Find more work on Taiwan
  • Backgrounder posted August 1, 2014 by William T. Wilson, Ph.D. Market Solutions Should Be Central to U.S.’s Taiwan Policy

    Successive American presidential Administrations, guided by the 1979 Taiwan Relations Act, have recognized that a Taiwan that is free to make its own decisions, free from coercion by the People’s Republic of China (PRC), is in the vital national security interest of the United States. The Taiwan Relations Act, in fact, is explicit about the connection between Taiwan’s…

  • Backgrounder posted March 19, 2014 by Dean Cheng Taiwan’s Maritime Security: A Critical American Interest

    Taiwan’s security is inextricably linked to the sea. Indeed, the island’s economic livelihood, as well as its national security, requires that Taipei secure the surrounding waters and have access to global sea-lanes. Consequently, Taiwan’s ability to field a modern navy is an essential element of its security strategy. The Taiwan Strait is a key international waterway,…

  • Special Report posted October 7, 2013 by Walter Lohman, John Fleming, Olivia Enos A New View of Asia: 24 Charts that Show What's at Stake for America

    The Asian Studies Center Introduction Geography Economic Stakes Political Stakes Security Challenges Introduction: A New View of America's "Near West" At The Heritage Foundation’s annual B. C. Lee Lecture this year, the Chairman of the House Committee on Foreign Affairs summed up perfectly America’s destiny as regards Asia: It is America’s “Near…

  • Issue Brief posted June 24, 2013 by Walter Lohman Helping Southeast Asia Come to Grips with the Reality of Taiwan

    The Philippines’ National Bureau of Investigations (NBI) has recommended that criminal charges be filed against Filipino coast guard personnel involved in an incident that sparked a major dispute between the Philippines and Taiwan last month. On May 9, a Taiwanese fisherman, Hung Shih-cheng, was shot and killed by Filipino authorities when his fishing boat and a…

  • Issue Brief posted June 5, 2013 by Dean Cheng F-16C/D Fills Taiwan’s Fighter Need

    There has been a growing undercurrent of discussion in Taiwan over whether it should proceed with its long-standing request for purchase of F-16C/Ds or seek F-35s instead. Taiwan’s official position is that it needs new fighters that are more advanced than the upgraded F-16A/Bs currently in the pipeline. The Taiwan media’s focus on the F-35, however, belies political…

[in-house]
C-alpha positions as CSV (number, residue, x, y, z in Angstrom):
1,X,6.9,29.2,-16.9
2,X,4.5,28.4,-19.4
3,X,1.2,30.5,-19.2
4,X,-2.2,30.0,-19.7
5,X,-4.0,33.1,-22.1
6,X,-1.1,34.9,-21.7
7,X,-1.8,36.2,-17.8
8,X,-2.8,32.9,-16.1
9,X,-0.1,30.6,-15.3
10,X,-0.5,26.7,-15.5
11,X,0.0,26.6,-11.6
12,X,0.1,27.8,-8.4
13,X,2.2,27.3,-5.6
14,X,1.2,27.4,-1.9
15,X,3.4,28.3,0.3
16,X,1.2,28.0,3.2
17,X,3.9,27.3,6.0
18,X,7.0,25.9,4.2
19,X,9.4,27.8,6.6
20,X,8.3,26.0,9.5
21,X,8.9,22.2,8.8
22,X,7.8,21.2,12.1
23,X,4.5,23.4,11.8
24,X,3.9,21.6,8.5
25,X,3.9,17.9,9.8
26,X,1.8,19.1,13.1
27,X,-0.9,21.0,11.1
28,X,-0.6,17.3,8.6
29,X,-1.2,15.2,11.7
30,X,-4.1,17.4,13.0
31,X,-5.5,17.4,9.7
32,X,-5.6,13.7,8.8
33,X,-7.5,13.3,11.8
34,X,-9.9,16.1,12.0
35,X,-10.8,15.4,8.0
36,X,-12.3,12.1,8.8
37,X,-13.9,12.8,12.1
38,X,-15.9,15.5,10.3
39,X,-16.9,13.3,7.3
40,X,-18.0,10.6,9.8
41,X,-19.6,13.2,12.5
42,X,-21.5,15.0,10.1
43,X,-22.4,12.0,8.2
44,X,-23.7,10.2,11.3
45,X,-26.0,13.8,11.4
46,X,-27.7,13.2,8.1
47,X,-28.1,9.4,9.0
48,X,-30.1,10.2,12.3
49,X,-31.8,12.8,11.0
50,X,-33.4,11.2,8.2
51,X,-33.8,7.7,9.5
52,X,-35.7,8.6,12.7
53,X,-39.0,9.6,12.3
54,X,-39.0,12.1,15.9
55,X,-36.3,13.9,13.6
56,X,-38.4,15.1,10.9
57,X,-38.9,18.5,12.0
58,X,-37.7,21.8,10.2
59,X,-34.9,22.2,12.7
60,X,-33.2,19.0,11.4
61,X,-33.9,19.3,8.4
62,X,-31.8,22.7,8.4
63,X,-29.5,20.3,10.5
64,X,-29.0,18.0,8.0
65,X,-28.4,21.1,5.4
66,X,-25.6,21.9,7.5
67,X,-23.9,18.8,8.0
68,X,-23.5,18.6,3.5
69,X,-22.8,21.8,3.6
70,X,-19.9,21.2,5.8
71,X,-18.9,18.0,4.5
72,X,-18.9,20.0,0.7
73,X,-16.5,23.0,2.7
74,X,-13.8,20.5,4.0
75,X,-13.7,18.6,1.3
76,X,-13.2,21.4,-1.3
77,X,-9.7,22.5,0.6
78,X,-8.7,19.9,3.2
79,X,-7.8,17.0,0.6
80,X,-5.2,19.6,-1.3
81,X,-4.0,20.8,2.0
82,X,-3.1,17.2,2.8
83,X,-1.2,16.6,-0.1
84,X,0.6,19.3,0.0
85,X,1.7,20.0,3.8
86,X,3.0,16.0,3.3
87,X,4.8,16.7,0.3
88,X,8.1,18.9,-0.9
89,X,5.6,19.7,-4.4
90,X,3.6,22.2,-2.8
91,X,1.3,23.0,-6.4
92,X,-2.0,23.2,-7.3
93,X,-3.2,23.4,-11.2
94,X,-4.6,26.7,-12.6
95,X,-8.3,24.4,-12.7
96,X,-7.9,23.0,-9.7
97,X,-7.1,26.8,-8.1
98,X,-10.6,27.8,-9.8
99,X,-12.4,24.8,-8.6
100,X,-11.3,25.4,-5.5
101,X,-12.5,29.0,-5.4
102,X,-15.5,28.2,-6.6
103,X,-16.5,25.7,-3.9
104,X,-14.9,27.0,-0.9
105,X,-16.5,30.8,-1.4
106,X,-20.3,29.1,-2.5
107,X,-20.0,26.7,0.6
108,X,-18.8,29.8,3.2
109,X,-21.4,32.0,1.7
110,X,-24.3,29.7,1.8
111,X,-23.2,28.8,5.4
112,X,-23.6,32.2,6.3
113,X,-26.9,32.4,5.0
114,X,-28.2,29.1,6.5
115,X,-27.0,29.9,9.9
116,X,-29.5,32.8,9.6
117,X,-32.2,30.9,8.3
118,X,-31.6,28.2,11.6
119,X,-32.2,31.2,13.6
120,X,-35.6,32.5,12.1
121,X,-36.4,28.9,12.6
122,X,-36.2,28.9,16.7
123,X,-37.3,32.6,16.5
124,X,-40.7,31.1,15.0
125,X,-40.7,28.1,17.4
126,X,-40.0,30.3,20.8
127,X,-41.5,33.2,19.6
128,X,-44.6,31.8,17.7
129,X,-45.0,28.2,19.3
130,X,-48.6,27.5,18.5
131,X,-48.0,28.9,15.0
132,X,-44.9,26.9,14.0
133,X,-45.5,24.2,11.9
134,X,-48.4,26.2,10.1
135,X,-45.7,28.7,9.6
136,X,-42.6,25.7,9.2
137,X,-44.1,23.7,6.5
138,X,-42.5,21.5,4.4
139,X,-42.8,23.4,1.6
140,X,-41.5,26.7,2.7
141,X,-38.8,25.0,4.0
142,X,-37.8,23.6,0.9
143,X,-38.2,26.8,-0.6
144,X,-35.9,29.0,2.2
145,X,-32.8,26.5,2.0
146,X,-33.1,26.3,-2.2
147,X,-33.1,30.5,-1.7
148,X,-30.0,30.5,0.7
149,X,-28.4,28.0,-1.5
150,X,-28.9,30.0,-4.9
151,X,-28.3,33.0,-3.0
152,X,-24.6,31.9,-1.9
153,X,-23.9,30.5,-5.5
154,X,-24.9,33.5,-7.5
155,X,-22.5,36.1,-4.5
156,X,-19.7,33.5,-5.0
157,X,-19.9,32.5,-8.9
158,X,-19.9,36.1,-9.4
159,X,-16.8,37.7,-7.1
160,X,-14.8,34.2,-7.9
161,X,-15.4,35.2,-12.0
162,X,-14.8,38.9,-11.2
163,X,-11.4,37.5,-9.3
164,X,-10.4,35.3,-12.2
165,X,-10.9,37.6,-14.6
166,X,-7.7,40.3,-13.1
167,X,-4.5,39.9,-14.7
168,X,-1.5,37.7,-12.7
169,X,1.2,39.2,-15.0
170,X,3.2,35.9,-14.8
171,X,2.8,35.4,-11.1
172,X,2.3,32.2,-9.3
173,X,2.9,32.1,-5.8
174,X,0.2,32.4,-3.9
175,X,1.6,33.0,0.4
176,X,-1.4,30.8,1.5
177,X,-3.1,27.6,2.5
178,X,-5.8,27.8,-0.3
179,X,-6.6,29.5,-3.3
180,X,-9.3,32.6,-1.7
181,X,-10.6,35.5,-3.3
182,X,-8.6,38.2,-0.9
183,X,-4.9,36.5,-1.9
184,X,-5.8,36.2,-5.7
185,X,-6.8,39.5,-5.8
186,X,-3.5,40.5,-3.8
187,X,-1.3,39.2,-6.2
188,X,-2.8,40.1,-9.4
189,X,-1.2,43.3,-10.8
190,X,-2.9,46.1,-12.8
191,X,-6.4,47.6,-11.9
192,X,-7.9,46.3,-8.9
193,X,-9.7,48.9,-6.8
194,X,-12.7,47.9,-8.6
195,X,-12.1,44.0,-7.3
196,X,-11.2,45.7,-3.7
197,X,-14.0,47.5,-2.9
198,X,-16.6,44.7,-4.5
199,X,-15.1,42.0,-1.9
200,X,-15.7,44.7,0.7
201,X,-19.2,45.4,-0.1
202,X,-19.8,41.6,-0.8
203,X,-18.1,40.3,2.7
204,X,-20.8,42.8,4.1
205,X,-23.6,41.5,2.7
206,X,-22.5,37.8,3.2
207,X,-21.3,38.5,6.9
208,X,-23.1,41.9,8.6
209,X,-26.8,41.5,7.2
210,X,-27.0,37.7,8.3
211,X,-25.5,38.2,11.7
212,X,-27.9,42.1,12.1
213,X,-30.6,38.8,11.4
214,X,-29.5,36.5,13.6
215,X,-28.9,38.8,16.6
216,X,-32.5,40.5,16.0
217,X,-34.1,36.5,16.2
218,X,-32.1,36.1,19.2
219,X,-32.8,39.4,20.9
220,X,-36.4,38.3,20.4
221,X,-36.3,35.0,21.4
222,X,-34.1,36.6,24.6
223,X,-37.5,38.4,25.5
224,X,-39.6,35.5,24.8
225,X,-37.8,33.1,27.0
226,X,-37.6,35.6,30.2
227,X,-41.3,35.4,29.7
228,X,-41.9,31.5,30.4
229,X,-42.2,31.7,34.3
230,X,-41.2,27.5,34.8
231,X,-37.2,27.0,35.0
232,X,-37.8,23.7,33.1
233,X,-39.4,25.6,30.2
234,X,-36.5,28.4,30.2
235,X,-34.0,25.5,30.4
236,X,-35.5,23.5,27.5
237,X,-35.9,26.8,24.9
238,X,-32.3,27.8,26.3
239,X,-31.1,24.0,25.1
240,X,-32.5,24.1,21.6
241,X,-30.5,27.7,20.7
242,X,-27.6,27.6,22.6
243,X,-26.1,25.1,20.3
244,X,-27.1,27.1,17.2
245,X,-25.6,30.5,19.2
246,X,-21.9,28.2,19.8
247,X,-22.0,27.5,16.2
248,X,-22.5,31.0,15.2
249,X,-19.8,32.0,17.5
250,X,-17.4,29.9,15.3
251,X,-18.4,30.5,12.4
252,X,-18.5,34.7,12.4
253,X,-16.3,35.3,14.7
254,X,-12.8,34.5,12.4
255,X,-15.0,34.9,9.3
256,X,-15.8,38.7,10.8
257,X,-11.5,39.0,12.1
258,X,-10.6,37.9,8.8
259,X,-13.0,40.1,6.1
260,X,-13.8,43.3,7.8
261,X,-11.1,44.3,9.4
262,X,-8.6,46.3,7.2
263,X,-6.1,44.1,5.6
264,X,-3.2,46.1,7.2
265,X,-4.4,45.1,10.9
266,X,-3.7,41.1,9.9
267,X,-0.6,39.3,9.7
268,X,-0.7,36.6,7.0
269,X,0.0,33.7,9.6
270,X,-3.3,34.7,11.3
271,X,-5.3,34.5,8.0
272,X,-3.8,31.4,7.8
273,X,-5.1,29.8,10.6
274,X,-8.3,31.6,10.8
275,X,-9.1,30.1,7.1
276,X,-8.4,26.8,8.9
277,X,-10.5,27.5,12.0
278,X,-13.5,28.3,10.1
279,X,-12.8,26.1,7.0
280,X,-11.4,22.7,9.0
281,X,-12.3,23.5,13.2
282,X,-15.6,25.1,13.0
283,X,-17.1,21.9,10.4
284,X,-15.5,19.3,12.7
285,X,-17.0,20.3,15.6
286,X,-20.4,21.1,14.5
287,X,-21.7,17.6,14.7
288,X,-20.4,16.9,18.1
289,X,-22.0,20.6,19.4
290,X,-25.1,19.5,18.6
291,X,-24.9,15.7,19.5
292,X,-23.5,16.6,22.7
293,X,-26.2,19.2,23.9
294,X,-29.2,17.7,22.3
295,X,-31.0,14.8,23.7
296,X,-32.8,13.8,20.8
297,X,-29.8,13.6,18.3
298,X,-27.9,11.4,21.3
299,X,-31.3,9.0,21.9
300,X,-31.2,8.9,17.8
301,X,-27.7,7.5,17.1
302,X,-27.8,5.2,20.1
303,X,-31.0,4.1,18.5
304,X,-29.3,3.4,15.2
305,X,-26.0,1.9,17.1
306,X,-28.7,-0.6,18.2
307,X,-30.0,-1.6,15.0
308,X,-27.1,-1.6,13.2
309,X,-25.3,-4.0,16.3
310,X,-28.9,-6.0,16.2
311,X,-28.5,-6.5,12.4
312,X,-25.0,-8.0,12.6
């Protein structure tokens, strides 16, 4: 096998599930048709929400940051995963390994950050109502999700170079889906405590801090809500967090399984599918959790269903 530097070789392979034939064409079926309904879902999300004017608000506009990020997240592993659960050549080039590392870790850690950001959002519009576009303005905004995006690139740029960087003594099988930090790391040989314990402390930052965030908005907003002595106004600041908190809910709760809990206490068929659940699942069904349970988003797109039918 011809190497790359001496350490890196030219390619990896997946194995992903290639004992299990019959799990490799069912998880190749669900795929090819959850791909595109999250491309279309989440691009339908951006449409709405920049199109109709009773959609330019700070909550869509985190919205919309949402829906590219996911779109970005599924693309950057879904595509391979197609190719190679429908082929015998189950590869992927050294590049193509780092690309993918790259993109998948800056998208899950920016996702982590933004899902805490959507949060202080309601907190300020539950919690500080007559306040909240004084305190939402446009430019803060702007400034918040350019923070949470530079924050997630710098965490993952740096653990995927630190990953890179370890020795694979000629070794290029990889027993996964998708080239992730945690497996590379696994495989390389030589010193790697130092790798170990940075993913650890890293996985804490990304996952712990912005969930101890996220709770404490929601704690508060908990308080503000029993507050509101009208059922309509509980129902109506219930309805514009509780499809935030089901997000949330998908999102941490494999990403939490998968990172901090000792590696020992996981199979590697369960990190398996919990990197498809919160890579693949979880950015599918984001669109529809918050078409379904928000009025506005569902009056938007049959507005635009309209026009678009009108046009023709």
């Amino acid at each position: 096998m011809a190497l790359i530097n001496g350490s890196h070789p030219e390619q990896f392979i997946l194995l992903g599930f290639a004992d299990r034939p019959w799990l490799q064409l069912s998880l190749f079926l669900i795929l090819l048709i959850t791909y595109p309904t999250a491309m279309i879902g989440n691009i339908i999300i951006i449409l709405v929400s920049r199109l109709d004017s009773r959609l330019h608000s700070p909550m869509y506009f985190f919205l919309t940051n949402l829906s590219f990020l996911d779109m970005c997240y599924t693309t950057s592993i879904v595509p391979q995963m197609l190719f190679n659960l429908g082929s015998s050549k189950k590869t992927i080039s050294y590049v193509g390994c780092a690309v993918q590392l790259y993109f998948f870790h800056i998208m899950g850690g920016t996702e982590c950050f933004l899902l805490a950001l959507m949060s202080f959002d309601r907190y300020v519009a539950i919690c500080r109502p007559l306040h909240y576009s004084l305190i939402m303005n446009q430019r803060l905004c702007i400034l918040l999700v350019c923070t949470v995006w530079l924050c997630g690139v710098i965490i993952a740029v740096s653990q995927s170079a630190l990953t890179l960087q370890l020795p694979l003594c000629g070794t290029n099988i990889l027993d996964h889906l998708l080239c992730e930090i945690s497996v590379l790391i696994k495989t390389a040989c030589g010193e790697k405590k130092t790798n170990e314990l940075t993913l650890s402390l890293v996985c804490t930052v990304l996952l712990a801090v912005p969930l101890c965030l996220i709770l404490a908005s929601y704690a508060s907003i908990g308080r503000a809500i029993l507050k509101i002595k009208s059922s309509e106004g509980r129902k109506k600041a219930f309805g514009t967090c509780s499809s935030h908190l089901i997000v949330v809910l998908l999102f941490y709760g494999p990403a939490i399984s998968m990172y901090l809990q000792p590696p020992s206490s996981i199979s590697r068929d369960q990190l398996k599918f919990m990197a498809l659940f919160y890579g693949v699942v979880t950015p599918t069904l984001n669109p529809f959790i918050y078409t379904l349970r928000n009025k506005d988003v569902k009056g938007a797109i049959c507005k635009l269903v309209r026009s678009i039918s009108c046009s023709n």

• Issue Brief posted October 3, 2012 by Jessica Zuckerman Taiwan Admitted to the Visa Waiver Program

    The Department of Homeland Security (DHS) has announced the addition of Taiwan to the Visa Waiver Program (VWP). Taiwanese citizens will now be eligible to travel to the U.S. for up to 90 days visa-free. However, key U.S. allies and friends—such as Poland, Bulgaria, Romania, and Croatia—continue to be left waiting to join the VWP. These delays make little sense given…

  • White Paper posted July 17, 2012 by Walter Lohman, John Fleming, Robert Warshaw Key Asian Indicators: A Book of Charts

    America’s Enduring Leadership in Asia America has been engaged in Asia since a few decades after securing its independence. Its early interest is documented in the 1833 Treaty on Amity and Commerce between the U.S. and the Kingdom of Siam Thailand), and later in the market-opening 1854 Treaty of Kanagawa with Japan. The U.S. has, in fact, been a “resident…

  • Issue Brief posted June 8, 2012 by Theodore R. Bromund, Ph.D., Dean Cheng Arms Trade Treaty Could Jeopardize U.S. Ability to Provide for Taiwan’s Defense

    The U.N. Arms Trade Treaty (ATT) will be negotiated in July in New York. One reason to be concerned about the ATT is the risks that it poses to America’s ability to sell arms to Taiwan. The U.S. is legally—as well as strategically and morally—obliged to provide for Taiwan’s defense. It should neither sign nor ratify a treaty that would increase the difficulty of meeting…

  • WebMemo posted January 17, 2012 by Jessica Zuckerman, James Dean Bring Taiwan into the Visa Waiver Program

    On December 22, 2011, Taiwan was nominated by the U.S. Department of State for inclusion in the Visa Waiver Program. Since 1986, the Visa Waiver Program has facilitated travel and tourism in the United States for individuals from friendly member nations, and security measures added since the program’s inception have made the program essential. Yet despite these many…

  • Backgrounder posted December 6, 2011 by Dean Cheng, Bruce Klingner Defense Budget Cuts Will Devastate America’s Commitment to the Asia–Pacific

    Abstract: The failure of the Congressional Joint Select Committee on Deficit Reduction (“Super Committee”) to come to agreement on reducing the federal deficit raises the real prospect of a total of $1 trillion in additional cuts to the defense budget over the next decade. These cuts have been put forth with little consideration for their long-term impact:…

Find more work on Taiwan
Find more work on Taiwan